Be kind to yourself during this process, as change is not easy. Shrug it off and keep at it because you will be happier which, in turn, will spread that positivity around.

Consider These 3 in Your New Month Goal Planning

Well, the last month of the year is officially upon us. Where has the time gone? I don’t know about your but I’m feeling both excited and a bit scared – a new month is exciting to think of all the possibilities available; but it’s also scary to think of the new year ahead – what will it bring?

I hope you have done your planning for the new month to finish 2017 out strong. This is a great time to review your goals and see what you can get crank out in these last 31 days; this can also be a great segue to goal planning for 2018.

Here are 3 considerations to include in your planning to make this month’s goals seem more achievable, and with ease:

  • Money – figure out how much money you need to have this month, as the holidays can add to the budget (Xmas cards/postage, gifts, food, entertainment, etc.).  How many clients do you need to see, do you need to raise your rates, or what other sources can you tap into so you create multiple streams of income? Knowing that finances are secured will allow you to feel less stressed so you can enjoy this time more
  • Time – the holidays seem to add to our daily schedule which, for some, can be over-filled; adding to it can stress some out and detract from enjoying the time. Determine how many hours you meed for each activity in your schedule and plug those into your calendar. Knowing you have allotted time will keep you on track and feeling more in control. Now you won’t miss out on any tasks, or be late = less stress
  • Mindset – the holidays can be a time of having fun and being happy or a time of frustration and irritation; it can also be a time of sadness for many.  Setting a mindset goal will help to determine how you will get through these next few weeks; it will also help you to deal with those frustrating times so they don’t keep you down. Mindset is a choice you get to make so set a goal for the type of choice you make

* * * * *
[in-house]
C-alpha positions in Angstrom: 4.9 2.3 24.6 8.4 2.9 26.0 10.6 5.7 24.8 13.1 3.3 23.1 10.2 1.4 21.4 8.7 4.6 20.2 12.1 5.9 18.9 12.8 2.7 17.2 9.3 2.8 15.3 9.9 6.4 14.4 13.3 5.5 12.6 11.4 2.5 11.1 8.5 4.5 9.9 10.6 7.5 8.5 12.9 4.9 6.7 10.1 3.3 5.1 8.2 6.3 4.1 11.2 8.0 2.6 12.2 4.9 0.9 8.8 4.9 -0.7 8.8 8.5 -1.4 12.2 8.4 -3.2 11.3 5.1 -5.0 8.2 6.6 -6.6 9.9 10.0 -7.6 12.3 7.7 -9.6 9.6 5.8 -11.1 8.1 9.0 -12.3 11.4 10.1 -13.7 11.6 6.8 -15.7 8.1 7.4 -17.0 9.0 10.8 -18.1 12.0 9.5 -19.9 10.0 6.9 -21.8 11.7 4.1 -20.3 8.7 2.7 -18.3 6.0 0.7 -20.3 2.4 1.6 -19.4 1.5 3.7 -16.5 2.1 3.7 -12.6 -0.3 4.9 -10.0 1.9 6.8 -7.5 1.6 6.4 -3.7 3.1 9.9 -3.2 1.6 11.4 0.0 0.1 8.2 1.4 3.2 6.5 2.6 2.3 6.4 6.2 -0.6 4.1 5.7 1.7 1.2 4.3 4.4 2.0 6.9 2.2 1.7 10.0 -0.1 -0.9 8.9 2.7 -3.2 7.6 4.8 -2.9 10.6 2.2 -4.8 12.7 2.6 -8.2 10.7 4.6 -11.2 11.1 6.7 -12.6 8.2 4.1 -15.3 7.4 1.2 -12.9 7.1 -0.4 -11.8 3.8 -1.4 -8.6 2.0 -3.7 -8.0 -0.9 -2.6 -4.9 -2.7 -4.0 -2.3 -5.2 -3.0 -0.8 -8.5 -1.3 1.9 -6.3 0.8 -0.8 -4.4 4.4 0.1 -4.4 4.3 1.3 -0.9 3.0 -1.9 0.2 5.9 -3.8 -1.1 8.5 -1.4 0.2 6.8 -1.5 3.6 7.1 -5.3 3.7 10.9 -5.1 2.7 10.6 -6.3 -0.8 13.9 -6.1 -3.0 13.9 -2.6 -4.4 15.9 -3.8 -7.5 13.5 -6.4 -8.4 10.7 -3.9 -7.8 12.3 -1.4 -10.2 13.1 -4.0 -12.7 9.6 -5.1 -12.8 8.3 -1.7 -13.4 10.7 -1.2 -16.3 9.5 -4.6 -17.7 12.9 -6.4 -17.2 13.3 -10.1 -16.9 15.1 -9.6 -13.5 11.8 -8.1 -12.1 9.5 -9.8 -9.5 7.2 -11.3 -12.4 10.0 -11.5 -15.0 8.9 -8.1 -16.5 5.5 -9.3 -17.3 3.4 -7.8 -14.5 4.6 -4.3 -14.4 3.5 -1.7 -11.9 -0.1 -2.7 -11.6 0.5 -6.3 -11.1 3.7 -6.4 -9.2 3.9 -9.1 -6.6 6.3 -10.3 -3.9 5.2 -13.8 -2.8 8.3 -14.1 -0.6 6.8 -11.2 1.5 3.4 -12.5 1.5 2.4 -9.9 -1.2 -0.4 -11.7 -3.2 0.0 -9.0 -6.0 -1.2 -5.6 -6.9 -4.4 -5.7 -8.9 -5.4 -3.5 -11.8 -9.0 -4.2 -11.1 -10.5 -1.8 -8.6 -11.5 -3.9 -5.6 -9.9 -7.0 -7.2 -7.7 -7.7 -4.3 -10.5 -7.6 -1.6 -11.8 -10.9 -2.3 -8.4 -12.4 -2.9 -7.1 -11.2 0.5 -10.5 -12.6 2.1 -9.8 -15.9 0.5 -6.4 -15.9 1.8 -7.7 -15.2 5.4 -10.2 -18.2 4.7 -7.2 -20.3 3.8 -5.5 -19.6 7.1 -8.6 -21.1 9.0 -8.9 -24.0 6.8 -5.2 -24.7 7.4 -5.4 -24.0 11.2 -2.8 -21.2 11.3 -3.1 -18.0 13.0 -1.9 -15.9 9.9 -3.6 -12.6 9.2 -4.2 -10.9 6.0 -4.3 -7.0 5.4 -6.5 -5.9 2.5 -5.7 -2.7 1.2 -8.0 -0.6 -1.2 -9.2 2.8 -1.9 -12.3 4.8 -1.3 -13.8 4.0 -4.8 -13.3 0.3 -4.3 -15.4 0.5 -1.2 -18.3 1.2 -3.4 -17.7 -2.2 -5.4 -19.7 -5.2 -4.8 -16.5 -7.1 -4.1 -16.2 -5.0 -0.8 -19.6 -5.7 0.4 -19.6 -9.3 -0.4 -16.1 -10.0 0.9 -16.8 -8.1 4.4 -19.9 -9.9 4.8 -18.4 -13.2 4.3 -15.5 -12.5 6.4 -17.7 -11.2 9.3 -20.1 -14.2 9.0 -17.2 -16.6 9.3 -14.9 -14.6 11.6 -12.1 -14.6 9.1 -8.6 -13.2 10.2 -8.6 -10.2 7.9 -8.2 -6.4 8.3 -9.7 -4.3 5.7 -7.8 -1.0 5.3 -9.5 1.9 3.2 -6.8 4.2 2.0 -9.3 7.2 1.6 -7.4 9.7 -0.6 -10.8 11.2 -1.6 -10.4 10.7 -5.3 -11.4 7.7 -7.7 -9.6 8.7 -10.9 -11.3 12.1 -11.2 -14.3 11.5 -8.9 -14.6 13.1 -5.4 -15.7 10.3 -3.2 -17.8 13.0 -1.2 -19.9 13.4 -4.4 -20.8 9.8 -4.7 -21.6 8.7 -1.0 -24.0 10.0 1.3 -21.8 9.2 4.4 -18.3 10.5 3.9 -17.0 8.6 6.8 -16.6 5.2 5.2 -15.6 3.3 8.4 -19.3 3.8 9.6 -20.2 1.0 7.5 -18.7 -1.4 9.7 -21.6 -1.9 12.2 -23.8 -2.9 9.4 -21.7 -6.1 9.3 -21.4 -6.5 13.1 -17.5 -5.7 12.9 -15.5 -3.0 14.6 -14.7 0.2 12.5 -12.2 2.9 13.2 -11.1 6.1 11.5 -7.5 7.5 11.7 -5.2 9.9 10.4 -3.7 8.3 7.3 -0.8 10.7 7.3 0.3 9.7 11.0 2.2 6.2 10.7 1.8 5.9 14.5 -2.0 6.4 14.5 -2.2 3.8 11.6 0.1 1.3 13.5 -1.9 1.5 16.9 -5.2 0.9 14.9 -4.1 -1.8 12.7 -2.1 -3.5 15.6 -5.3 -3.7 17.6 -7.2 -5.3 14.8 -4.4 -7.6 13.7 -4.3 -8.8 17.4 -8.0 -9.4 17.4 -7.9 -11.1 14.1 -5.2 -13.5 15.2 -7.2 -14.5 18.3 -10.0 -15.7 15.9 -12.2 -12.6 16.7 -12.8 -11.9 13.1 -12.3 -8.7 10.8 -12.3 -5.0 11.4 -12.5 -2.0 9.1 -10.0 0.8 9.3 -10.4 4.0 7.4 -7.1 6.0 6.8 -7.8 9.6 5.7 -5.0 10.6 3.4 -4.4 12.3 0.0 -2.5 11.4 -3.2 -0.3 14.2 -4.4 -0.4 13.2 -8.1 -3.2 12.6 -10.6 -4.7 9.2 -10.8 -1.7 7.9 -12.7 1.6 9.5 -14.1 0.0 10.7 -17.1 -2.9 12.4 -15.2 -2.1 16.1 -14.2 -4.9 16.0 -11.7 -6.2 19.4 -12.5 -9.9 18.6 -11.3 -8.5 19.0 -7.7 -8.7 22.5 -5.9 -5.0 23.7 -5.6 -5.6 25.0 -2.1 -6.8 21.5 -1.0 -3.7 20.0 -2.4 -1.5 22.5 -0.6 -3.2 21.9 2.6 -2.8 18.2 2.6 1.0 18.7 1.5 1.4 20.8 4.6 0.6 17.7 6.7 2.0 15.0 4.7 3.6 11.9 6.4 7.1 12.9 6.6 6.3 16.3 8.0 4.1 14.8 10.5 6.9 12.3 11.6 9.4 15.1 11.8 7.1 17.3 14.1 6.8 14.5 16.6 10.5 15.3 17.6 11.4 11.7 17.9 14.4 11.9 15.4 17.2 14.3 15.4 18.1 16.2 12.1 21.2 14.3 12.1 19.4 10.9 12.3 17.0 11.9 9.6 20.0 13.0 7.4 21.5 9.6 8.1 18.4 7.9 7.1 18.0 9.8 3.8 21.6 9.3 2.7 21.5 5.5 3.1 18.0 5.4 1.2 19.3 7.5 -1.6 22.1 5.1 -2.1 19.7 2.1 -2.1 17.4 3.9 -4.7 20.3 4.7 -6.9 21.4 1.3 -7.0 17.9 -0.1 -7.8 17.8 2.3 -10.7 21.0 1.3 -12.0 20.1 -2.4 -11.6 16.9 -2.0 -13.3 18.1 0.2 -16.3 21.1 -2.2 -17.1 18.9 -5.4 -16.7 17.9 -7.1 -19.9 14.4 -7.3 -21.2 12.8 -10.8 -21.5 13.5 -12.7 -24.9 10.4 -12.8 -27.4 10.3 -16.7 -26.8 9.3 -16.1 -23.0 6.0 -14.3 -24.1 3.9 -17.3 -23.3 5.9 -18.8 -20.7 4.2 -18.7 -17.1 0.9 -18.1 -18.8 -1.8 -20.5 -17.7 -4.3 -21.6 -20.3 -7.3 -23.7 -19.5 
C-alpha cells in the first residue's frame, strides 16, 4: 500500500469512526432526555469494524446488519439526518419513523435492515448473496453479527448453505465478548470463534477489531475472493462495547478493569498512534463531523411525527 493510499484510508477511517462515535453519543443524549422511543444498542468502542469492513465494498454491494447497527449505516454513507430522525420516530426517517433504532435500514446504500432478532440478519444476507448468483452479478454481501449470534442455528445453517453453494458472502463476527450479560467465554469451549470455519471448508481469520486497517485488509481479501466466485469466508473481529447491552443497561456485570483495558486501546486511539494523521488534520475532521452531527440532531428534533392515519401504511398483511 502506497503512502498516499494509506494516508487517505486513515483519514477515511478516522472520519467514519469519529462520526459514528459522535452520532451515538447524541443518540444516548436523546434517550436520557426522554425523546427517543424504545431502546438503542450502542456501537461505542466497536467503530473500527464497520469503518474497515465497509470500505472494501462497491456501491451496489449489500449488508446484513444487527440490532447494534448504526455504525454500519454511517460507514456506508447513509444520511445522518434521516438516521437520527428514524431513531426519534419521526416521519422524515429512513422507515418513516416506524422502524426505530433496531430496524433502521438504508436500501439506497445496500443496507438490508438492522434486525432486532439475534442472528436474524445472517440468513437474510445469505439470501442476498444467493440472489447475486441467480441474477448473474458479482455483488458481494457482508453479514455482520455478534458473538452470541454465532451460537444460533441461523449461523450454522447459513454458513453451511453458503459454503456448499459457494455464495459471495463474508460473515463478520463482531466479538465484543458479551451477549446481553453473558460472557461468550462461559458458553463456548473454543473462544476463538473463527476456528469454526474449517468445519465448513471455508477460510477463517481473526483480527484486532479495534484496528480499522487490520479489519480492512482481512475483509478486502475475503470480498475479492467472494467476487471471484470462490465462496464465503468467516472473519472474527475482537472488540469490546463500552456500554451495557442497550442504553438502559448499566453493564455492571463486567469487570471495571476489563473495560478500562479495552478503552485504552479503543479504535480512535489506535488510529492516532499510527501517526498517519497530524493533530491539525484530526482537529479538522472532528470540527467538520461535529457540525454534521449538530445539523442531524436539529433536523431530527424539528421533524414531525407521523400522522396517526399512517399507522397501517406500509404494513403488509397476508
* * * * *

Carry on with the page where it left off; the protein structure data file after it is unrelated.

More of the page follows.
Being more scheduled will keep you on track to getting more done and feeling more accomplished, all of which will keep you moving forward. Take time to add these three considerations into your planning so you have all bases covered. They also will help as you move into planning out 2018. Here’s to a productive and happy December!

Committed to Your Success Coaching & Consulting focuses on workplace happiness and organizational success. If you need help gaining clarity on your business or career goals, why not get some help – stop the struggle and call today to get started! https://www.cyscoaching.com or barbara@cyscoaching.com.

For more great tips, isit our other blog at https://allaboutcareersites.com

 

 

 

 

6 Ways to Deal With a Disrespectful Employee

Do you know how to deal with a coworker or, worse yet, an employee who is disrespectful to you? This would be an employee who feels they can:

  • yell
  • withhold needed information
  • make ‘snarky’ comments
  • refuse to acknowledge you